Just a couple of thoughts and observations, for what they are worth..
The voltages you listed are goofy. A fully charged "good" battery should measure 13.2 volts (at least a lead acid battery..). In a car, hooked up to Some load (dome lights, etc) it'll be a bit lower, but measuring 12.1 or 12.2 is not good. And why/how would it measure lower at the Alternator terminal than at the battery?
Then, after that, it's overcharging. Showing 15+ volts is not right, not unless the battery is screwed up or there is a major ground/connection problem someplace. Once it settles down, warm and "normal", it ought to measure around 13.5 or so, at the battery. More than that indicates a problem with the battery or the charging system, somewhere.
The EST and the ignition module do not have a lot of over-voltage compensation built into them and That could be your real problem here. It (high voltage) could also be affecting the ignition coil..
Beyond That issue, a sticky or otherwise messed up EGR valve is a very likely cause of idle speed problems. Disconnect the darn thing and Plug the port (at the plenum) - eliminate it from the equation After making sure that it's really and truly closed. The EGR control solenoid on these years is also a potential problem - they die.
Verify, if you haven't already, that the min idle set procedure has been done, and that the TPS has been re-adjusted to a .50 - .54 volt reading afterwards. It matters, a Lot, that the throttle body min idle stop adjustment is at least somewhere Close to right, and it matters even more that the TPS is showing 0.50-.54 (and I know that the Book says .54 +/- .07, and it'll Run, but higher than .54 is not going to help the idle stay steady..) to the ECM when the throttle is closed. If you want it to start right, and if you want the idle to be nice and steady.
How sloppy are the bushings in the throttle body, or to say it another way - how sloppy is the throttle Shaft? Up to a point it won't make much difference to how steady the idle is, but beyond that point it will make the idle very unstable if the throttle shaft is really slopping around in worn out bushings.
BTW - what do you mean by "replaced the voltage regulator"? There is no voltage regulator other than the electronics built into the alternator... Well, there is a step down as part of the ECM main board, to drop the 12 volt (nominal) supplied to a 5 volt reference level. And tapping or jarring the ECM is Never going to be a good idea, really.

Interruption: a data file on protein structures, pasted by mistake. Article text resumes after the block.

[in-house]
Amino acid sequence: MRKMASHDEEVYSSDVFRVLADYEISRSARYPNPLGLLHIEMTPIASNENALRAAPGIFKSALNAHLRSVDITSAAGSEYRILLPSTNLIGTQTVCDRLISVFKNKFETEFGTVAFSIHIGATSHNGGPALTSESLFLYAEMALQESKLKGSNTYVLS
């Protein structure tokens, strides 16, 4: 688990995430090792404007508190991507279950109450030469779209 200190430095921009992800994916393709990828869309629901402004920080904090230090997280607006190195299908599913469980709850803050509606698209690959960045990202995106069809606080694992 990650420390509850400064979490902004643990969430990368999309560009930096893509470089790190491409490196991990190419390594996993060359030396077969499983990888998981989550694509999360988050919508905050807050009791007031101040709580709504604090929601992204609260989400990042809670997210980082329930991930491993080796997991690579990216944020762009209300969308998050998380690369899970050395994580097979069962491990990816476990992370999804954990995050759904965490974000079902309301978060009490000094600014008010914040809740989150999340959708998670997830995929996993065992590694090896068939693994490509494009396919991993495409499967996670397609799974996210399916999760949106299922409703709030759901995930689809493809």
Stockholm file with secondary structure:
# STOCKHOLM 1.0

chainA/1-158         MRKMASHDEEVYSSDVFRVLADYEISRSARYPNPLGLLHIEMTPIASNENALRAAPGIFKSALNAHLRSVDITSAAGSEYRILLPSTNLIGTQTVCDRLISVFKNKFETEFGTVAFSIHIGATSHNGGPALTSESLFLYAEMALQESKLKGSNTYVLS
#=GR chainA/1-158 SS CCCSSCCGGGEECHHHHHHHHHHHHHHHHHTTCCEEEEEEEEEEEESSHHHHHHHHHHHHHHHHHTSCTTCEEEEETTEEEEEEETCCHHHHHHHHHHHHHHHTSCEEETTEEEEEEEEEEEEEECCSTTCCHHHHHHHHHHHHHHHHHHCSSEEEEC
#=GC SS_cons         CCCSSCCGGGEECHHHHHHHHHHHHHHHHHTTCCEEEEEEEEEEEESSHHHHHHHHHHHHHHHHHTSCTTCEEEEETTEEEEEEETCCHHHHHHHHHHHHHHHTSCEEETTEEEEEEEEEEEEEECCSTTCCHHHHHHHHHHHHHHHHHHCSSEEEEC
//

Oh - but tapping on the Block (or heads, or whatever) to verify that the knock sensor is working right might be a good thing. With a timing light on the motor, and the timing connector Connected (so that the ESC system is fully functional), tap (doesn't take much, or shouldn't) on the passenger side exhaust manifold with a smal hammer - the timing should jump when the ECM "sees" the sound.
That's another thing that Might be causing your idle issue, although sort of uncommon. Try simply disconnecting the knock sensor, down on the passenger side of the block. It'll eventually set a code, but not right away, and meanwhile if it was falsely telling the ECM to retard the timing that could be the deal..
As for telling if the harmonic damper has slipped and if the timing marks are off as a result, well.. The only way to do it is to find TDC, #1 cylinder, Mechanically. Accurately. Then see if the timing marks are where they should be. Considering that the damper (if it's original) is 25 or 26 years old now - my money is on the Slipped side. It would not be at all unusual. Set the timing "by ear", and forget about the light and marks. Ignition advance is Not going to be the root cause, nor is it the solution, to an unstable idle.
Almost forgot (OK, Did forget..). Unhook the oil pressure sender (the One wire sender, the Two wire thing is the fuel pump switch) and see if the dash display changes. Then jump that wire (still unhooked from the sender) to Ground and see what the dash does. Assuming that the Dash display goes thru it's range then the sender is bad. If the dash display does Not go from one extreme to the other then there is a problem Other than the sender, like in the wiring or in the dash electronics. The sender is the most common failure, at least. And that circuit can't effect anything else, either. And yes, I know that getting down in there to that sender is a PIA. It's easier with the distributor pulled out of the motor